Just about 15 minutes away from the Phnom Kulen National Park, lies a less visited ancient ruin from the Angkorian era. Beng Mealea was built as a Hindu temple but if you look closely at its motifs, you will find traces of Buddhism as well.
The history of the temple remains a mystery till today. Archaeologists assume that the temple was built in the 12th century as its architectural style are similar to Angkor Wat. I have yet to visit Angkor Wat on this trip but solely based on the intricacy of the carvings in Beng Mealea, I knew I would be entirely smitten when I visit Angkor Wat tomorrow.
There were no signs to go to Beng Mealea or how the temple grounds should be explored. If Tim did not guide us, we would have to spend all day just to look for an entrance to enter the ruin buildings. We climbed on the ruins led by Tim and quickly found ourselves to be in the middle of the ruined temple walls.
We spent about an hour discussing and imagining how grandiose this temple could have been back in the 12th century. This ancient ruin had no other visitors other than us as it was getting late. Thus, I reckon the best time to visit this temple is after 4 pm if you would like to have some peace and tranquillity. One of the best places in Siem Reap to simply let your imagination flow.
As we were walking back to the car, I wanted to wander off to near where the trees were for a photo, but Tim stopped me. The always smiling Tim became serious. He said that we should not wander off the beaten track in Beng Mealea as there could still be landmines hidden underground. Countries like Germany and Japan have sent their assistance to remove most of the landmines in Cambodia but they are also expecting another five million landmines left to be found. I guess not all off the beaten tracks are amazing. One wrong step and I could have blown myself and my friends up.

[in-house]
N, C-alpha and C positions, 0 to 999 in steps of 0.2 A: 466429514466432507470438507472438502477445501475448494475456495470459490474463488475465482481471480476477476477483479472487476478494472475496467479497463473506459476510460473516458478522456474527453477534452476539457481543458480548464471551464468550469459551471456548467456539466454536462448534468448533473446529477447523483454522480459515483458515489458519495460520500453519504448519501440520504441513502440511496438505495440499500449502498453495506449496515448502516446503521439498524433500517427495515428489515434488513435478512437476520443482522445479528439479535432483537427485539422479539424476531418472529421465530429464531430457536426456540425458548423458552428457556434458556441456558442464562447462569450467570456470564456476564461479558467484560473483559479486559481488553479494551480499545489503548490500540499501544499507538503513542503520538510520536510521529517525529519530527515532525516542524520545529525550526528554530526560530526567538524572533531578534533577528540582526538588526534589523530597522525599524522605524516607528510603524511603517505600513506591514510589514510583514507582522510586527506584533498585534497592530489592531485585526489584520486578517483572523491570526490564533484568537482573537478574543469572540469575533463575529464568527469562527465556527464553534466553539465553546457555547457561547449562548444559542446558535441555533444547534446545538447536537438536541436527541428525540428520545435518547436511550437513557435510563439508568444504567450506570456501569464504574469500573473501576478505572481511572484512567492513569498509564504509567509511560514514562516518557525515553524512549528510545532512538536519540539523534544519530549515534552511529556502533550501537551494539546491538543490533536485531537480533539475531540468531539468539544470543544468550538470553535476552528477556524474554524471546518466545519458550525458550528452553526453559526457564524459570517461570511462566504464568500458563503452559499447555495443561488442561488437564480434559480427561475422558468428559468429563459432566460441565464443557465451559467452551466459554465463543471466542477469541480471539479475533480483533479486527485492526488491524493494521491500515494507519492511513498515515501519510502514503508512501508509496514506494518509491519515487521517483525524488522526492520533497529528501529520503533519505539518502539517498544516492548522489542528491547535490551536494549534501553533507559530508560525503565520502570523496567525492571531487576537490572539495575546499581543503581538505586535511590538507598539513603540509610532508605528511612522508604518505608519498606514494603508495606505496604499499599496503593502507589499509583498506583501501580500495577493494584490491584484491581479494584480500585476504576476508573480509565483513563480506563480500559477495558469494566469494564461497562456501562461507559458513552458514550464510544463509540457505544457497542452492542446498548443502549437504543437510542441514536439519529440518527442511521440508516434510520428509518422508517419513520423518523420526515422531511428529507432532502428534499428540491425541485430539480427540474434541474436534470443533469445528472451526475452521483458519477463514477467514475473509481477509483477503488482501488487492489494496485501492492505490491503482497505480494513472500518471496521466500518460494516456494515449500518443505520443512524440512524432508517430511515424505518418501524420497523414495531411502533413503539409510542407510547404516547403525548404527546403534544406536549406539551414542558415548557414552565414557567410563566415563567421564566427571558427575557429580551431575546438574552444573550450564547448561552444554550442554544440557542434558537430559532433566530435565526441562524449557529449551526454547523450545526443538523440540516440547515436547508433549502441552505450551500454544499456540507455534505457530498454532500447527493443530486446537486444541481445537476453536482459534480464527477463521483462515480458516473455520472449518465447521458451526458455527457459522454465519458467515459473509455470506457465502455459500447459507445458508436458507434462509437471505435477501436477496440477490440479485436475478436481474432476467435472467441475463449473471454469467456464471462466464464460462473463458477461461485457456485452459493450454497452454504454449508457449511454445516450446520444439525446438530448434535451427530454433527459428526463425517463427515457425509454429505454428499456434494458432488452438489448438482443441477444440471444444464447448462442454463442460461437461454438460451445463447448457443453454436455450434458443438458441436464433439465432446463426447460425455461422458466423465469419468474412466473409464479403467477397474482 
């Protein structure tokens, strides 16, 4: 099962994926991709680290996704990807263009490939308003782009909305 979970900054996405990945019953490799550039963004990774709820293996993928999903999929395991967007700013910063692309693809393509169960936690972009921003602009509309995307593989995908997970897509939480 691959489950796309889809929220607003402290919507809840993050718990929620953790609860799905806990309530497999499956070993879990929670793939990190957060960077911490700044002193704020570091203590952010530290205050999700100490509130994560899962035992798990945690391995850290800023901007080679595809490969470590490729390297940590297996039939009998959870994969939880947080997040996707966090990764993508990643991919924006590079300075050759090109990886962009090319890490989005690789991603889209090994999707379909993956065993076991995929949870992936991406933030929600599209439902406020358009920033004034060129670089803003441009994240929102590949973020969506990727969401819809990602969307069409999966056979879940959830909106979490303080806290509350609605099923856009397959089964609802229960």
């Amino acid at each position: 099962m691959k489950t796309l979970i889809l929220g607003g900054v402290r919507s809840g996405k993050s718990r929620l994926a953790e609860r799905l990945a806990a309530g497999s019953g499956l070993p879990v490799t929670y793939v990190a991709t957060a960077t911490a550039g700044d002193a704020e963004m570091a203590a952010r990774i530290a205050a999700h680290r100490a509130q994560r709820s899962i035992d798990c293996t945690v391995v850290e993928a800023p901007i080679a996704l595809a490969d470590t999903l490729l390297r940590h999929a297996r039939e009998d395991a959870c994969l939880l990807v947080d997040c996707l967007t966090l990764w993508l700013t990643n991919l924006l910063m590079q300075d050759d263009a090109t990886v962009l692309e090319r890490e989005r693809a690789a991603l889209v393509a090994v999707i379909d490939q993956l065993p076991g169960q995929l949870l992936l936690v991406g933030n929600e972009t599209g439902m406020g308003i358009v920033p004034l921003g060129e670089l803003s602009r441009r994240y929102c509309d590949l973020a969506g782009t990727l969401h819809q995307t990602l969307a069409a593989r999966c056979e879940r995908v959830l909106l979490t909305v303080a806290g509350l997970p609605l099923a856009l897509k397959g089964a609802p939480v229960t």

It was such a pity that we had to miss visiting Banteay Srei as it was late and the journey there would have taken at least an hour. I was rather upset about not going to Banteay Srei as Tim had told me several times that he thinks Banteay Srei is the most beautiful temple in Siem Reap. Yes, he did mean that it was way nicer than Angkor Wat and Angkor Thom.
According to Tim, Banteay Srei refers to the Citadel of Women, built in 967 AD. It may be small in size, but it is the most decorated and well-preserved temples in Siem Reap. There are also plenty of other reviews by visitors that states the place is just as amazing as Tim has advised.
Other than visiting this Citadel of Women, Tim mentioned that visitors should visit the Landmine Museum located nearby. The Landmine Museum educates visitors about the importance of removing landmines and the impacts that it has caused Cambodia. They work together with other NGOs to provide education to about 24 at-risk Khmer children.
“Isn’t it great? Now, I have a great reason to return to Siem Reap to revisit these missed out sites,” I sheepishly said to Tim after the explanation.
“Correct. If anyone tells you that there is nothing much to do in Siem Reap, they are not wrong, but they just don’t know much about the Kingdom of Wonders,” said Tim with a smile, my kind-hearted, honest, and self-studied tuk-tuk driver cum guide.
As written on Tourism Cambodia’s website:
Banteay Srey closes at 5:00PM and Kbal Spean at 3:00PM. Always carry your ticket. It will be checked upon each park entry and at major temples. There is a significant fine for not possessing a valid ticket inside the park. A regular admission ticket is not required to visit Phnom Kulen, Koh Ker or Beng Melea, but there is a separate entrance fee of $20, $10 and $5, respectively.
Click here to skip to Part 4 of the story where it is all about the majestic Angkor Wat and Angkor Thom. (Coming soon)